During the layover I chatted with the Park car service attendant and learned that some crews are based in Vancouver, some are based in Winnipeg and some are based in Toronto.

This particular crew was based in Toronto whereas the crew out of Vancouver on Sunday night had been a Winnipeg crew.

It was interesting to note the differences in the personalities of the two crews. The dining car crew that worked Vancouver to Winnipeg had begun every meal by introducing by name all of the dining car staff, including the chef and his assistant.

The steward would stand in the middle of the car and conduct the introductions in a manner not unlike a team being introduced before a sporting event.

The Toronto crew did not do that, but it also offered more on-board activities.

VIA No. 1 was still nowhere to be seen as we pulled out of Hornepayne.

I took my place back in the front row of the dome section of the Kokanee Park. I had a plan. I would photograph the F40s of No. 1 from the dome and then scoot down to the observation area of the car and hope that no one else had the same idea that I had of photographing the Park car of No. 1 going away.

Each time we reached a siding I expected to see No. 1 waiting or ambling along. But sidings came and sidings went and aside from a CN freight train or two, No. 1 was nowhere to be seen. I know we couldn’t have passed it.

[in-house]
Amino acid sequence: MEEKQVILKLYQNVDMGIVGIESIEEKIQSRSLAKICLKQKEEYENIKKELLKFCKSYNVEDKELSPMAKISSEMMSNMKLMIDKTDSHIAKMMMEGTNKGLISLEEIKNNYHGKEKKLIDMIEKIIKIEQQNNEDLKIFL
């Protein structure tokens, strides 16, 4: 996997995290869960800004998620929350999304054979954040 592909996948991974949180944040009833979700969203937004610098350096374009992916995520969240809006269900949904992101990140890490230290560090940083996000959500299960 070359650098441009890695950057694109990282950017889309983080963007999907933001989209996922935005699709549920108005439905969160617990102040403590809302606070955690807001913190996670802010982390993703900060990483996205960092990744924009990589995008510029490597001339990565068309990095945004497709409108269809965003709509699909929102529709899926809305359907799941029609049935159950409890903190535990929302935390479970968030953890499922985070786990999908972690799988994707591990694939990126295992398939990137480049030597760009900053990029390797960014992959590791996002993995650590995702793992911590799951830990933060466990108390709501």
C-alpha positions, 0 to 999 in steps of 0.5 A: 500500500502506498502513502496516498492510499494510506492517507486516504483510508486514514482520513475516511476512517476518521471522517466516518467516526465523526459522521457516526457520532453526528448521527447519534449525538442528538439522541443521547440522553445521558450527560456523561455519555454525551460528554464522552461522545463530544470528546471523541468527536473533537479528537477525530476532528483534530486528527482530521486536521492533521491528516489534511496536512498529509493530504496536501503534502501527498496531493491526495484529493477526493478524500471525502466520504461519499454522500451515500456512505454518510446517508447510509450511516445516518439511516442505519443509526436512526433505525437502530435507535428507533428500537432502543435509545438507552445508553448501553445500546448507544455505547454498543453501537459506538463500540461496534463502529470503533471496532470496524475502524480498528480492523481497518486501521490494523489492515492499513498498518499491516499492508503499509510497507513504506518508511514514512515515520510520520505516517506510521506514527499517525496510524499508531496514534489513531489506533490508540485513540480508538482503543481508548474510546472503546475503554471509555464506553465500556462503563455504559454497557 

Finally, it showed up on a curve. I executed my plan perfectly. I was the only person aboard No. 2 interested in photographing No. 1 from the rear of Kokanee Park.

The onboard crew on the Canadian that had boarded in Winnipeg offered more entertainment than had been the case west of there.

Movies were shown in the lounge section of the dome cars. A singer had boarded the train and performed in the afternoon and evening in the dome car lounges.

Jessica, our entertainment director, had a slate of activities for this particular day. These included a wine tasting in the dome car lounge and a presentation in the dome section about what to do in Toronto. I attended the wine tasting session, but had to leave early because they called my seating for lunch.

I also attended the things to do in Toronto lecture, which included hors d’oeuvres and a trivia game. I had to leave that session early, too, because my dinner seating had been called.

But before leaving I got some ideas about what to do and where to visit during my stay in Toronto.

Many of Jessica’s trivia questions were about Toronto’s professional sports teams and at one point she said that even though she was a Canadian she was rooting for the New York Rangers to defeat the Montreal Canadiens in the Eastern Conference Finals of the Stanley Cup playoffs. That might be heresy for some Canadians because the Canadiens were the only Canadian NHL team to make the playoffs in 2014.

As it turned out, Montreal did lose to New York. I was not surprised to see extensive coverage of Stanley Cup playoffs in the newspapers I saw during my time in Canada. The nation loves its hockey.

For dinner I chose the pickerel (a type of fish) with mashed potatoes and roasted red peppers and green beans. I had a spinach salad and a beer from a Vancouver microbrewery. Desert was chocolate layer cake that came with a small leaf of mint for garnish.

The sun had already set before I had dinner and I didn’t expect to get a good sunset shot because of the forests. But there were enough openings in the trees to get some nice images. It was a good ending to my last full day aboard the Canadian.